One of the most consistent findings in the literature is that shorter videos lead to higher learning gains than longer ones. This is partly because students actually watch shorter videos rather than switching them off out of boredom, with a sharp decline after six minutes. At the very least, this should encourage instructors to put the most important information first in any video. However, including activities throughout playback has been shown to increase watch-time by as much as 25%.

Humans aren’t programmed like computers; we build knowledge through an active process of comparison, engagement, and meaning-making.

It’s no surprise, then, to find that passively watching videos rarely results in long-term retention, skill execution, or conceptual change. Clothing instructional videos with learning activities, especially the actual application of the knowledge or skills being taught, can result in much longer term learning gains.

As an example, in a skills-based study, adults who were encouraged to practise CPR while guided by a video were far more likely to be able to perform the procedure after a two-month delay than those who learned from a video without practising.

It’s important to recognise that the use of instructional video needs to be planned; otherwise it can actually lead to a false sense of learning security. By this we mean that setting a video with no integrated learning activity or call to practise may falsely increase a student’s perception of learning, and dissuade them from studying other materials.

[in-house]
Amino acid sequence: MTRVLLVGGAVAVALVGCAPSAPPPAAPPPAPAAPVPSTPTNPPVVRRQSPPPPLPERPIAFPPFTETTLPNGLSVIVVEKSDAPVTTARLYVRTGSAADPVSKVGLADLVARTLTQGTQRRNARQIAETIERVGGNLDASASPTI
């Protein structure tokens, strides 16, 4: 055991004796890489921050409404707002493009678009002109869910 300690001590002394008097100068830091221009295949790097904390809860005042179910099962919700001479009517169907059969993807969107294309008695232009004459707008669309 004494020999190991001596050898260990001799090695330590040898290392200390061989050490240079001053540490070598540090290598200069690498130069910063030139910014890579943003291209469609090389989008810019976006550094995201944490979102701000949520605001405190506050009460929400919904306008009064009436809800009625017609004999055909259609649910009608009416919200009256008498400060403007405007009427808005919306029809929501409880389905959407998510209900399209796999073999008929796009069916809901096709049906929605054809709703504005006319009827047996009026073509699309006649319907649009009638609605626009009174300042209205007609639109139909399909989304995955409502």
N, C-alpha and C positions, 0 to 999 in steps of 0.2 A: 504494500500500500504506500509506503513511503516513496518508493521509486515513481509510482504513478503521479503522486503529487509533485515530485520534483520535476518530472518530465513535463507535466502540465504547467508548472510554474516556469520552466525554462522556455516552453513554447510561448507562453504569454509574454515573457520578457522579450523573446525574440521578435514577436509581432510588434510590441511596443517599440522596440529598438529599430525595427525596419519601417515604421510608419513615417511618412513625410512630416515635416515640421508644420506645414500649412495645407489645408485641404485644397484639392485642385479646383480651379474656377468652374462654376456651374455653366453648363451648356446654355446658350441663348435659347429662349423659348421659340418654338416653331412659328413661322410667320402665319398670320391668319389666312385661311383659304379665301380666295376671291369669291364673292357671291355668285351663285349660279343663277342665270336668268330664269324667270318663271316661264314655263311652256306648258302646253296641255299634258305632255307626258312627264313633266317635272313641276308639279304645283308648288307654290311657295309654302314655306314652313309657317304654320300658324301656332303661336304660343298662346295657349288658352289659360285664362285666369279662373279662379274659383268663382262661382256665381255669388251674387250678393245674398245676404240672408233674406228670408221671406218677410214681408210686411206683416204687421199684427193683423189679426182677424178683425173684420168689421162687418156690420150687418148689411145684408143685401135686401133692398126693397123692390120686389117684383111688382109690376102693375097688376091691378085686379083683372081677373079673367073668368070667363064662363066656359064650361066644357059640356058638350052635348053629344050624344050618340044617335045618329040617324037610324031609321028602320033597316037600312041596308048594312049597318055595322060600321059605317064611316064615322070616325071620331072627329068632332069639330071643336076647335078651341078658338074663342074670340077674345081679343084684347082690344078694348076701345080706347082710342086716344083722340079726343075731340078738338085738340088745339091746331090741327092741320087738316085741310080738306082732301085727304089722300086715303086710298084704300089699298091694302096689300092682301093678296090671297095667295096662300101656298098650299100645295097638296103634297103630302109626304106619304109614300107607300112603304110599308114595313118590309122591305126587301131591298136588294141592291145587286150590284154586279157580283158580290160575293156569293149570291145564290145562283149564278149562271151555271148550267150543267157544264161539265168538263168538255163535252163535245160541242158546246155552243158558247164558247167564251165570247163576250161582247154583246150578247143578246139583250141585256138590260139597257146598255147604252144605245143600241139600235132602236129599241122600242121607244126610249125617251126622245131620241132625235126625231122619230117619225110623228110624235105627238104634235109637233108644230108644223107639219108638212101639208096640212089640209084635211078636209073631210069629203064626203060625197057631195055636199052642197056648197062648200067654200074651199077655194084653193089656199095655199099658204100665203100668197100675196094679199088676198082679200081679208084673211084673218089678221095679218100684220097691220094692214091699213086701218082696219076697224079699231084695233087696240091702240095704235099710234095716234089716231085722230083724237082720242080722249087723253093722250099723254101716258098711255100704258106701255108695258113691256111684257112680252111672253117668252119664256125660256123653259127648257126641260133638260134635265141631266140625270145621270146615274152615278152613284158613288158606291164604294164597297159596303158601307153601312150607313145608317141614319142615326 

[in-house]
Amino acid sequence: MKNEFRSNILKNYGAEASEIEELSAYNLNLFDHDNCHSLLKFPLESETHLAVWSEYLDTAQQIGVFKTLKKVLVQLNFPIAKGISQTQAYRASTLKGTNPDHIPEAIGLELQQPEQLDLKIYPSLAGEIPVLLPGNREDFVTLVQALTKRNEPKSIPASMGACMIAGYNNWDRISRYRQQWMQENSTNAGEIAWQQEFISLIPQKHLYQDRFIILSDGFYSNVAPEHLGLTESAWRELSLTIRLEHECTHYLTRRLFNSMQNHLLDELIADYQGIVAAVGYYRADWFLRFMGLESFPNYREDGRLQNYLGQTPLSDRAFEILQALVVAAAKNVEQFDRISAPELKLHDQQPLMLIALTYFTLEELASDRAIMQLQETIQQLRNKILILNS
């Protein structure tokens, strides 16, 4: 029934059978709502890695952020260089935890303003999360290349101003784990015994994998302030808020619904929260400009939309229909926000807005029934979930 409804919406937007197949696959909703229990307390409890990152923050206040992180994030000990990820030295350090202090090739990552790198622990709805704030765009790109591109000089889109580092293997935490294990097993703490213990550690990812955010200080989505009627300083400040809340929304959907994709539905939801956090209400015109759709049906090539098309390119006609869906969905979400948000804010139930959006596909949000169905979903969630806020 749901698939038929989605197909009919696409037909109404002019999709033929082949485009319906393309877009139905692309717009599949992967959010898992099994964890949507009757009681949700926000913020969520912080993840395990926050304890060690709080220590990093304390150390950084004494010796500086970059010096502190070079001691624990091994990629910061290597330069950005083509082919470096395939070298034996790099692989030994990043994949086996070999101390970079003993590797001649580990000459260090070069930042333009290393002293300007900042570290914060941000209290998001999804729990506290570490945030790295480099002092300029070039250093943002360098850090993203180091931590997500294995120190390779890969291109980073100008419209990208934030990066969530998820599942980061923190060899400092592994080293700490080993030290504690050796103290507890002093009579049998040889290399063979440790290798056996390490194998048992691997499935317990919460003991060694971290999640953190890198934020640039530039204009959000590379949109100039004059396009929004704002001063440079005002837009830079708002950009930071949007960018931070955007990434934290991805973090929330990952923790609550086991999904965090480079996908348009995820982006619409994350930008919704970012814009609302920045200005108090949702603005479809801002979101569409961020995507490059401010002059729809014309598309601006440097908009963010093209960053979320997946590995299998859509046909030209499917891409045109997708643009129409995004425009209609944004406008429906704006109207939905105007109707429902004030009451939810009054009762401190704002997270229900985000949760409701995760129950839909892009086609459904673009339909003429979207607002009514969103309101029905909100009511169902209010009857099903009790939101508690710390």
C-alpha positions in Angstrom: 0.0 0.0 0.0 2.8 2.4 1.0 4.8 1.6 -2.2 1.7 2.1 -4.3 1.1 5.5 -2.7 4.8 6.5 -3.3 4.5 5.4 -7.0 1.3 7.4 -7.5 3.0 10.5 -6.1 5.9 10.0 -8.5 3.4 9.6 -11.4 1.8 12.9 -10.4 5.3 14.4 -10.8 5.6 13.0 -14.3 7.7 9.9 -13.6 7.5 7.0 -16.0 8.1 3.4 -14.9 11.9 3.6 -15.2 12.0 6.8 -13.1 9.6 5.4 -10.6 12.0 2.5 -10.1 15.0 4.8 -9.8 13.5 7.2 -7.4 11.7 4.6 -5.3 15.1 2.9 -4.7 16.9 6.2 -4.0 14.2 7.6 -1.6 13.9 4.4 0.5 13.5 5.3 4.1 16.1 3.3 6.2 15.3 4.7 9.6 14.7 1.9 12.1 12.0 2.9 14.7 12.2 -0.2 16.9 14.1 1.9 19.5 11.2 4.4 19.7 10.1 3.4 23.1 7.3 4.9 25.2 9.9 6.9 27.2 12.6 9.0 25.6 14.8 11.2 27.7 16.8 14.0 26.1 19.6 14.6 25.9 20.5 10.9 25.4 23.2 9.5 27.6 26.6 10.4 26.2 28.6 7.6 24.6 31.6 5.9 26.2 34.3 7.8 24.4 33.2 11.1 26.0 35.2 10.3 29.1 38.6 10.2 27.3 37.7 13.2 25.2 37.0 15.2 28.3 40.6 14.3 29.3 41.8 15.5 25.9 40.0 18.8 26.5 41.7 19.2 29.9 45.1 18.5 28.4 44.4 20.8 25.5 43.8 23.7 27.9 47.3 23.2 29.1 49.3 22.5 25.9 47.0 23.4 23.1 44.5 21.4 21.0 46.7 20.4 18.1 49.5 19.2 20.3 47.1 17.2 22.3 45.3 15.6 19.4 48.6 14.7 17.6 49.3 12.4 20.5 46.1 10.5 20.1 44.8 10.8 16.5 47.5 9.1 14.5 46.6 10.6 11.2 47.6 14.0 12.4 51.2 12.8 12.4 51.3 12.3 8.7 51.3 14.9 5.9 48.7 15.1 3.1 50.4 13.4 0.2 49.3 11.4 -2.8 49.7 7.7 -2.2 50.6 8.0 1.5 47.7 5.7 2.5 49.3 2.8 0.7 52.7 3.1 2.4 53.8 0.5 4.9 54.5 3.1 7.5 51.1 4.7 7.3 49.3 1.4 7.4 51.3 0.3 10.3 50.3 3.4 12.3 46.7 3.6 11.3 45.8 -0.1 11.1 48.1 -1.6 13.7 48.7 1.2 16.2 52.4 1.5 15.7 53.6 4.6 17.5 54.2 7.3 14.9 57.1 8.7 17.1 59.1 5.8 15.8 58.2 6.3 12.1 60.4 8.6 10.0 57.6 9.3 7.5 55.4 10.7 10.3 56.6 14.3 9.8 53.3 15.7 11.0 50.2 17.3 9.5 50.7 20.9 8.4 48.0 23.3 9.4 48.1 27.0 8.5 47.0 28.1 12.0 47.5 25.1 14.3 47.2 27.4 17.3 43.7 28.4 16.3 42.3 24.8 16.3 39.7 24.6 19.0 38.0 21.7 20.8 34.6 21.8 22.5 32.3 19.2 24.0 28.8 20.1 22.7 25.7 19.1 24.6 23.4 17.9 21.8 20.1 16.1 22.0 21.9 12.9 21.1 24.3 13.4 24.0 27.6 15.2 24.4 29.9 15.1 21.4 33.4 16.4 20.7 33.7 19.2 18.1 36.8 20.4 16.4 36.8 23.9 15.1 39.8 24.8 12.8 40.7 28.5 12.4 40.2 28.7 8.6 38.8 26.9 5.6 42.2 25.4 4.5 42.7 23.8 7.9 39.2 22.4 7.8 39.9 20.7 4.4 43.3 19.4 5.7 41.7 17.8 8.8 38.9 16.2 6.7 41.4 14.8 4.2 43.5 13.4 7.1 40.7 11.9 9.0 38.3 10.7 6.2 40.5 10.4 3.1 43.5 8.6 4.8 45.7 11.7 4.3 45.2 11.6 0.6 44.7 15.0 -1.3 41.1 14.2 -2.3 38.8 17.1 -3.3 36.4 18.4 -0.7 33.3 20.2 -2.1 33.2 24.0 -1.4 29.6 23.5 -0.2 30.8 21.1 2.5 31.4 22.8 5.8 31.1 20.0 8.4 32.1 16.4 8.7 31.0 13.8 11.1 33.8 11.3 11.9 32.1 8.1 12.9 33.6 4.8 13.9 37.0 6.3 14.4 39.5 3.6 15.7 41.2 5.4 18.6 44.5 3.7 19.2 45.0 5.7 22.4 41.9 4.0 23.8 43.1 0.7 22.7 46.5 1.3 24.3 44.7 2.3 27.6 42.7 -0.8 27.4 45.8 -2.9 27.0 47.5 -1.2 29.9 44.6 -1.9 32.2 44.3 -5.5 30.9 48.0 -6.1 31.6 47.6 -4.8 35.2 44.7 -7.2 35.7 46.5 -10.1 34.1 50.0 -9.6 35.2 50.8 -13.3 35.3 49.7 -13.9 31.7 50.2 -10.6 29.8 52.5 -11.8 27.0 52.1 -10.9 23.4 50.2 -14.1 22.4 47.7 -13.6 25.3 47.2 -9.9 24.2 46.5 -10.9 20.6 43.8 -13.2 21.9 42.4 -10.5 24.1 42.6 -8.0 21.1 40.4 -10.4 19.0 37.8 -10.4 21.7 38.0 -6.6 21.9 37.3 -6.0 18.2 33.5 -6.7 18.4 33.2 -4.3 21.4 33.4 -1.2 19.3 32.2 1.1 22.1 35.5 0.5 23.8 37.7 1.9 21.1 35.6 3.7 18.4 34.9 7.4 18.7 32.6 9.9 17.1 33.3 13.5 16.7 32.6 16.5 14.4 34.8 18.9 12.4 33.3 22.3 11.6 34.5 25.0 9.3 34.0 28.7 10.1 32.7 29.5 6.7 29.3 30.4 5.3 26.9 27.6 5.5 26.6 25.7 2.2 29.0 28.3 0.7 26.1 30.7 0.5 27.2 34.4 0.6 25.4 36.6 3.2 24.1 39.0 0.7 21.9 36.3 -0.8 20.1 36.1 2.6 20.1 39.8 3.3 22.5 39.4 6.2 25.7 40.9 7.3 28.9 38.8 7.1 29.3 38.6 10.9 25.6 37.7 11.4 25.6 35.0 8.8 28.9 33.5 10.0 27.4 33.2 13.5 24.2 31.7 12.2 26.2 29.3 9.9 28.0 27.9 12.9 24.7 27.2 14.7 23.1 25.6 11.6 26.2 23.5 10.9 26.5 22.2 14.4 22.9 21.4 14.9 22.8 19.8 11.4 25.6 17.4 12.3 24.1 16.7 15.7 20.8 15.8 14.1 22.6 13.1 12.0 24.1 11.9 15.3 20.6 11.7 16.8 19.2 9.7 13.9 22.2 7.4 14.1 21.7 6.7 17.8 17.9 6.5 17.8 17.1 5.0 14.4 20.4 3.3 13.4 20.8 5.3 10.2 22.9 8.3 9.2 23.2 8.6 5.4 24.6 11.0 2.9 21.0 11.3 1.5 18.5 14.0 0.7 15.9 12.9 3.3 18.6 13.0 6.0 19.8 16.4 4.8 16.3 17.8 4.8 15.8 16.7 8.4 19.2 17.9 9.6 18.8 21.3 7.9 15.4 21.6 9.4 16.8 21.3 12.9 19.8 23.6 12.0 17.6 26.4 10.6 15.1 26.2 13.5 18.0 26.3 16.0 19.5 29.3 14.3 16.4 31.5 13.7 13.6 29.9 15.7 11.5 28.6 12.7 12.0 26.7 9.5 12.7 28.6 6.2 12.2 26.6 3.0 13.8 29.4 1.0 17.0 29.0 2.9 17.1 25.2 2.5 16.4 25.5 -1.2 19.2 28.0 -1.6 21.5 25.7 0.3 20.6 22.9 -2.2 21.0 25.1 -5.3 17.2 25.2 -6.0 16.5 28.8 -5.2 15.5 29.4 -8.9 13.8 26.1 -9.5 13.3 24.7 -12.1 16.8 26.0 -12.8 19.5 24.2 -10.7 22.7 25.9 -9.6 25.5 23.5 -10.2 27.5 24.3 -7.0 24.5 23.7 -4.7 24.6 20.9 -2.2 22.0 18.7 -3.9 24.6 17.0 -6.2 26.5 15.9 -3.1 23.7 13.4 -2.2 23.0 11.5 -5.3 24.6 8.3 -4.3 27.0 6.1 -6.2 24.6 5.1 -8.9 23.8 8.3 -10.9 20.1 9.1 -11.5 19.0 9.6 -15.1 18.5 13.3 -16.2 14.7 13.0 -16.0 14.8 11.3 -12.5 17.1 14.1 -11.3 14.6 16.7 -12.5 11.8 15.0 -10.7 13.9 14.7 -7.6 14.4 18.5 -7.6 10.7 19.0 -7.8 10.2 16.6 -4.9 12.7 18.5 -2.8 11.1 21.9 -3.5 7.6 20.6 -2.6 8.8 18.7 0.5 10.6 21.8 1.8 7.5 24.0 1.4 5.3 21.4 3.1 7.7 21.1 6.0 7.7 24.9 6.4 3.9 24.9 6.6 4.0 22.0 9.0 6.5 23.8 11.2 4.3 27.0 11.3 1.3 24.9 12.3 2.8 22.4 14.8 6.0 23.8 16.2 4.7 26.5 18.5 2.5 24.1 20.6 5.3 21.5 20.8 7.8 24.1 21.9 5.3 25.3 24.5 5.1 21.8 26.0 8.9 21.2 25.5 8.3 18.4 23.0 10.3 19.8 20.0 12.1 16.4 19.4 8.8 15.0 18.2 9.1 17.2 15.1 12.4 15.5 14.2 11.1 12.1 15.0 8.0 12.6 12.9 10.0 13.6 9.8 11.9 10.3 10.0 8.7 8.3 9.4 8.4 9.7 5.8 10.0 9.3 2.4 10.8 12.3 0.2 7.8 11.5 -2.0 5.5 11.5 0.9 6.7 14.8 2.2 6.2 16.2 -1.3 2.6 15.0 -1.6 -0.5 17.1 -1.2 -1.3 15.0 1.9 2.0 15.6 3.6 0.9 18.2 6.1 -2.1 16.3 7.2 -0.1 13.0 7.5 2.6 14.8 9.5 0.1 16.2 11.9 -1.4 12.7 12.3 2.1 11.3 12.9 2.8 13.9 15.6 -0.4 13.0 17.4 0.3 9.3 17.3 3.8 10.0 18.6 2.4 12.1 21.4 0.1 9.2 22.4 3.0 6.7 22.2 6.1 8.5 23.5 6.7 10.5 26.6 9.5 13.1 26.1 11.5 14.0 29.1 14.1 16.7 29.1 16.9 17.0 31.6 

Instead, teachers and instructors could consider these approaches:

  • Insert interactions during videos – there are a number of hosting platforms and video software packages that can be used to create interactive videos, including options for quizzes (for example, Panopto, EdPuzzle, Articulate, Adobe Collaborate, H5P).
  • A low-tech alternative is, when recording a video, include activity prompts throughout, such as “please pause and write down your thoughts”, “consider pausing to graph this data”, or “pause and try working with this code yourself before continuing”.
  • Improve how students attend to relevant details – ask them to engage in a quiz before watching the video, or create a simple worksheet for students to complete while watching.
  • Ensure the video is short, to improve the likelihood of students actually watching the whole video.
  • Check the learning activities, including quiz questions, so that they’re aligned with the learning outcomes, rather than simply test recall.
  • Find ways for students to actually use or apply the knowledge or skills being taught either during or shortly after watching the video.

The reduction in production costs, and the rapid upskilling of educators during the COVID-19 crisis, means more of these videos will be bespoke productions tailored to particular students. This is an exciting development, but care must be taken to encourage active processing and avoid passive consumption, so as to maximise the learning benefits.

Matthew Fyfield, PhD Candidate, Faculty of Education; Michael Henderson, Professor, Education – Monash University

This article was first published on Monash Lens. Read the original article